Ask musicians outside of the mainstream which genre they play, and it’s rare that you’ll be met with a simple answer like “pop” or “rock.” The age of the Internet often gets a bad rap for its impacts on the music industry, but it has also opened to floodgates to music from all over the world, and the result of people listening to a broad spectrum of music has meant that the idea of “genre” is becoming less constricting.
This is certainly true for K.Flay (real name: Kristine Flaherty): often billed as rap or hip-hop, her music is a far cry from the conventional idea of either of those styles. She churns out rhymes with a lyrical flow that moves from melancholic and intense to light and airy within a matter of seconds. Her rhythm lines are hammered out by a live drummer intermingled with synth melodies, which has made for a tough-to-categorize, nearly genreless style that’s allowed her to resonate with a diverse demographic, and landed her on bills as a support act for Icona Pop, Snoop Dog and even a spot at Warped Tour.
“You have to be either totally understandable or nobody knows what’s going to happen next,” she says, and case in point: she’s en route to her final support gig for Blur and Dashboard Confessional before heading out with Awolnation. “Obviously I’m not going to put out a metal record or something—well, I mean, you never know. I could go through a dark phase.”
There’s no metal record in her immediate future, though, as K.Flay tours in support of Life As A Dog, her debut full-length album released last year, though she’s got a back catalogue of EPs and mixtapes to her name, too. Life As A Dog also marked her departure from RCA, after spending two years with the label. It was creative differences over the direction of her music and how it should be presented that led to her heading out as an independent artist.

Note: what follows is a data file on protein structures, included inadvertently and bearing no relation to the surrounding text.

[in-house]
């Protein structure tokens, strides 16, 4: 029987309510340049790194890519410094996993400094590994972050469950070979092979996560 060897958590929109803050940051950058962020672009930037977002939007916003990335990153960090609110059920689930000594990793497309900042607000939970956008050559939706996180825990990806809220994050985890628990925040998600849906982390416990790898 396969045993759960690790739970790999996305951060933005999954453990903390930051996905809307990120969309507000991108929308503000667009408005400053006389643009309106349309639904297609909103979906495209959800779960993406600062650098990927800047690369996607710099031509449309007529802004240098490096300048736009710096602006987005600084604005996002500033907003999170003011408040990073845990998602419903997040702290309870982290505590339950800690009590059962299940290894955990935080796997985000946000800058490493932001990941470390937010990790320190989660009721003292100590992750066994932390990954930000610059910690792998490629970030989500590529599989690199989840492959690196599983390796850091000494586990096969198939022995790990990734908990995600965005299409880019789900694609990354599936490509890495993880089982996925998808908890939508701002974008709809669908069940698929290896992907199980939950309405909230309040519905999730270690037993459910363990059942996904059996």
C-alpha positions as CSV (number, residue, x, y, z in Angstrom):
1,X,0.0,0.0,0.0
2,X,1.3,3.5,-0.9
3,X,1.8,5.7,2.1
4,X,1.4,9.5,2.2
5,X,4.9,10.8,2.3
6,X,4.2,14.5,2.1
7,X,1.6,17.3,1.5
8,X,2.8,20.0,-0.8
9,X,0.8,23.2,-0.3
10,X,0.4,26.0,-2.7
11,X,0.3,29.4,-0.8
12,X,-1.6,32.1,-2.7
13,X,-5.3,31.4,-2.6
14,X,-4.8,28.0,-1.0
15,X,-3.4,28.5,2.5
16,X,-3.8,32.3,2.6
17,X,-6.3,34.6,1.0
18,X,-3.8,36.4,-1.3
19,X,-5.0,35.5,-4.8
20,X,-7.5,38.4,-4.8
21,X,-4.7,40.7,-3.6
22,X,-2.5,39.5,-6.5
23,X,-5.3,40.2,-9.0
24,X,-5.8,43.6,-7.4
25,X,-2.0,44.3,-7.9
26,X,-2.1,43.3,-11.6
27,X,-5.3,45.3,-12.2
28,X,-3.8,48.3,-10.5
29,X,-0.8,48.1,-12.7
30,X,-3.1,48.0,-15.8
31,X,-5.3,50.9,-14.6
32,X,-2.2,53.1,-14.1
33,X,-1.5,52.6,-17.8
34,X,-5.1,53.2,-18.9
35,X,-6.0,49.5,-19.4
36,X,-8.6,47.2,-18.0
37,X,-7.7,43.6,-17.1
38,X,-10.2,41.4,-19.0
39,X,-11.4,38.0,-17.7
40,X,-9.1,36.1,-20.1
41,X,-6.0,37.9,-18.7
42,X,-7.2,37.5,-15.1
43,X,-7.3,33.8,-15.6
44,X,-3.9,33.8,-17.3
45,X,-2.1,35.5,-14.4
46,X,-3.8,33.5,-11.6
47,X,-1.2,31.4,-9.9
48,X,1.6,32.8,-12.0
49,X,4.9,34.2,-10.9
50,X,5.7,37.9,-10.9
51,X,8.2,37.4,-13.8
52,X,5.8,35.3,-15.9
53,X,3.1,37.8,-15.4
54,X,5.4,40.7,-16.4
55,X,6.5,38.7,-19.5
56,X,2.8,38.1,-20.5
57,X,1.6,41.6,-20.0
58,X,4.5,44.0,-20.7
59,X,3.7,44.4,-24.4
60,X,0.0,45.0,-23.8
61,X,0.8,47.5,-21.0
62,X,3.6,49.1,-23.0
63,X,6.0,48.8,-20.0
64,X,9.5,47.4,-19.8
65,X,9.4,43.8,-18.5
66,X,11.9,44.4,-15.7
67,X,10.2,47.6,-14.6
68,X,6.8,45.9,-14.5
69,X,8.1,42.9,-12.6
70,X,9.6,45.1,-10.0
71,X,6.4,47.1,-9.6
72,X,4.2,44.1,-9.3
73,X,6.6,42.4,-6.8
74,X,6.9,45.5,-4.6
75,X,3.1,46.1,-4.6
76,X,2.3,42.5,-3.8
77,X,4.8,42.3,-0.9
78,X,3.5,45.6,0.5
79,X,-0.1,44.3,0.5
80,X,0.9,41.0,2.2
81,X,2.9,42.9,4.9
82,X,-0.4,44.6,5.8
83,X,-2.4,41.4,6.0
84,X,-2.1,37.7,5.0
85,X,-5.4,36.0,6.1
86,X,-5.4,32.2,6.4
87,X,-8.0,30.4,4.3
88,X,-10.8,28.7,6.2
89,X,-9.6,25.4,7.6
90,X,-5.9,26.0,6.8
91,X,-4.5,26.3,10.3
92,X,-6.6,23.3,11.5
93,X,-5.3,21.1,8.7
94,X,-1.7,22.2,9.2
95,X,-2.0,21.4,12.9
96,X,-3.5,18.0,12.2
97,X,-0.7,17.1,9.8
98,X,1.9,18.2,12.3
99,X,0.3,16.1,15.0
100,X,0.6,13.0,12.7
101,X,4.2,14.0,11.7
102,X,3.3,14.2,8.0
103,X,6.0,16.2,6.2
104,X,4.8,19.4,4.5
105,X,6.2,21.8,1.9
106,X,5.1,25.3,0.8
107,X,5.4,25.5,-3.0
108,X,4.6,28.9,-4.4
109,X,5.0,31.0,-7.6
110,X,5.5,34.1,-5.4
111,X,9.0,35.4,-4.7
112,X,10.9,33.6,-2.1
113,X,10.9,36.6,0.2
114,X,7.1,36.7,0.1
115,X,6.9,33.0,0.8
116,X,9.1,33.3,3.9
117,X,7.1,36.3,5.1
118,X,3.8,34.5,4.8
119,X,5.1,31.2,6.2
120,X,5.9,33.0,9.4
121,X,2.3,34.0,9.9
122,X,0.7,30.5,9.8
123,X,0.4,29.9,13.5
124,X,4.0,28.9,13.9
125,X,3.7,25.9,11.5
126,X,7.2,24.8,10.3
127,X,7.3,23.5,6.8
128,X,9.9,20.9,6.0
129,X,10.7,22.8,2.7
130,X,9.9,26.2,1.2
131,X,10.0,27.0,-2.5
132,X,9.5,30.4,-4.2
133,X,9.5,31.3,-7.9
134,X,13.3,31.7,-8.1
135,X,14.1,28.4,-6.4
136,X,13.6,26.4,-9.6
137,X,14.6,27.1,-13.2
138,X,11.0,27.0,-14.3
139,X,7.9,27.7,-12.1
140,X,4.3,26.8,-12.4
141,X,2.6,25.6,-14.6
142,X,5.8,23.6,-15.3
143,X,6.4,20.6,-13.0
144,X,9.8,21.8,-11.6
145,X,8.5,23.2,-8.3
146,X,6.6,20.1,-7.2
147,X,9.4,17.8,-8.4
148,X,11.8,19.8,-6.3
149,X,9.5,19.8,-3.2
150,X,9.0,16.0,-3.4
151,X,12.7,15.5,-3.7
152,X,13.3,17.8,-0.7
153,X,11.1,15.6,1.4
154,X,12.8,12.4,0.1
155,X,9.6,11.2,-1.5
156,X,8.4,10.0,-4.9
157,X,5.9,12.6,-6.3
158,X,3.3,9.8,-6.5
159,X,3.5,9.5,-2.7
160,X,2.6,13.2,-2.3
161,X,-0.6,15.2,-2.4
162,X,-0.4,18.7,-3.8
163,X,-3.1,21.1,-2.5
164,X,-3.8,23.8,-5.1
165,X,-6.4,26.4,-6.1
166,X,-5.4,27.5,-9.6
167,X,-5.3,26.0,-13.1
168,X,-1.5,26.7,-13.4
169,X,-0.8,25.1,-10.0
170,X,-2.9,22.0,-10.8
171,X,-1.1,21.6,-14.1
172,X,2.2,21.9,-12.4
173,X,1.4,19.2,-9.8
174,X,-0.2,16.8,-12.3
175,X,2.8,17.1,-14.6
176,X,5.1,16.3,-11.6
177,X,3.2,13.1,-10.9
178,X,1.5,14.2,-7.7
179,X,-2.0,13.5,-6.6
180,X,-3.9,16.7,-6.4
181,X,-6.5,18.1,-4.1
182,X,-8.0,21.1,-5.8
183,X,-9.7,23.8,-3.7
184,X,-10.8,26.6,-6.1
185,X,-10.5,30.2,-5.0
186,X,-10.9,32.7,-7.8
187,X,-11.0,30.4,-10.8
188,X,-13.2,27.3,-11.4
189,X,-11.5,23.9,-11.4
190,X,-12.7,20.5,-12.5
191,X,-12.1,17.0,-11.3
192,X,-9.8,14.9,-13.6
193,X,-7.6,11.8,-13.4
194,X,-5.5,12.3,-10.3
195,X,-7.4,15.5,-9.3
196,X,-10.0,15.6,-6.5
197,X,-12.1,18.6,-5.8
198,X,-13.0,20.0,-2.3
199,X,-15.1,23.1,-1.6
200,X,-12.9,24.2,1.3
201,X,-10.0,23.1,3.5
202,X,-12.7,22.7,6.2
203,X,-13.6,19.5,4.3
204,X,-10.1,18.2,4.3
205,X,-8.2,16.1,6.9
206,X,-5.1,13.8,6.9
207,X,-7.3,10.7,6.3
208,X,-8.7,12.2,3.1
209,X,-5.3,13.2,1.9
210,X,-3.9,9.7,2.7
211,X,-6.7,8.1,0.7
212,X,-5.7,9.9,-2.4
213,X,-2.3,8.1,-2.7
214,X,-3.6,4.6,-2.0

“I was kind of doing things on my own and doing them in a way that was more in line with how I wanted to release music,” says Flaherty, who enlisted crowdfunding support for Life As A Dog, and raised the necessary funds in just six days. “There’s no limits on spontaneity, which is really awesome, and sort of no limits on how creative or strange or whatever something can be or it becomes, which is a really nice feeling because I often have some strange ideas that can exist.”
Flaherty hasn’t ruled out working with a label down the road, but she notes it would have to maintain the spirit of her work. Regardless, being independent doesn’t appear to be impacting any of the momentum she’s gained since making the move to pursue music full-time. Anyone who’s been following the growing amount of press about her online is well aware of the fact that music wasn’t part of her initial plan. While attending Stanford (she graduated with a double major in sociology and psychology), she and a friend were discussing what was wrong with mainstream hip-hop, and her friend challenged her to write a song. Things picked up from there, and she’s continued to hone her songwriting with lyrics that are often poignant, quick-witted, bitingly sarcastic and even humorous at times.
“I was focused on writing songs that made sense,” she says of Life As A Dog, noting she’s going to get back to work on a new album once her touring wraps up in August. “I know that’s kind of a weird thing to say, but in the past sometimes I think I’ve thought about—when I do write and think about songwriting—I think I wasn’t necessarily considering each song to be its own thesis statement, or have a thesis statement on its own. And when I’m writing these songs and thinking about them it sort of feels like each song has a message.”
Tue, Jul 7 (8 pm)
Union Hall, $33.50 – $115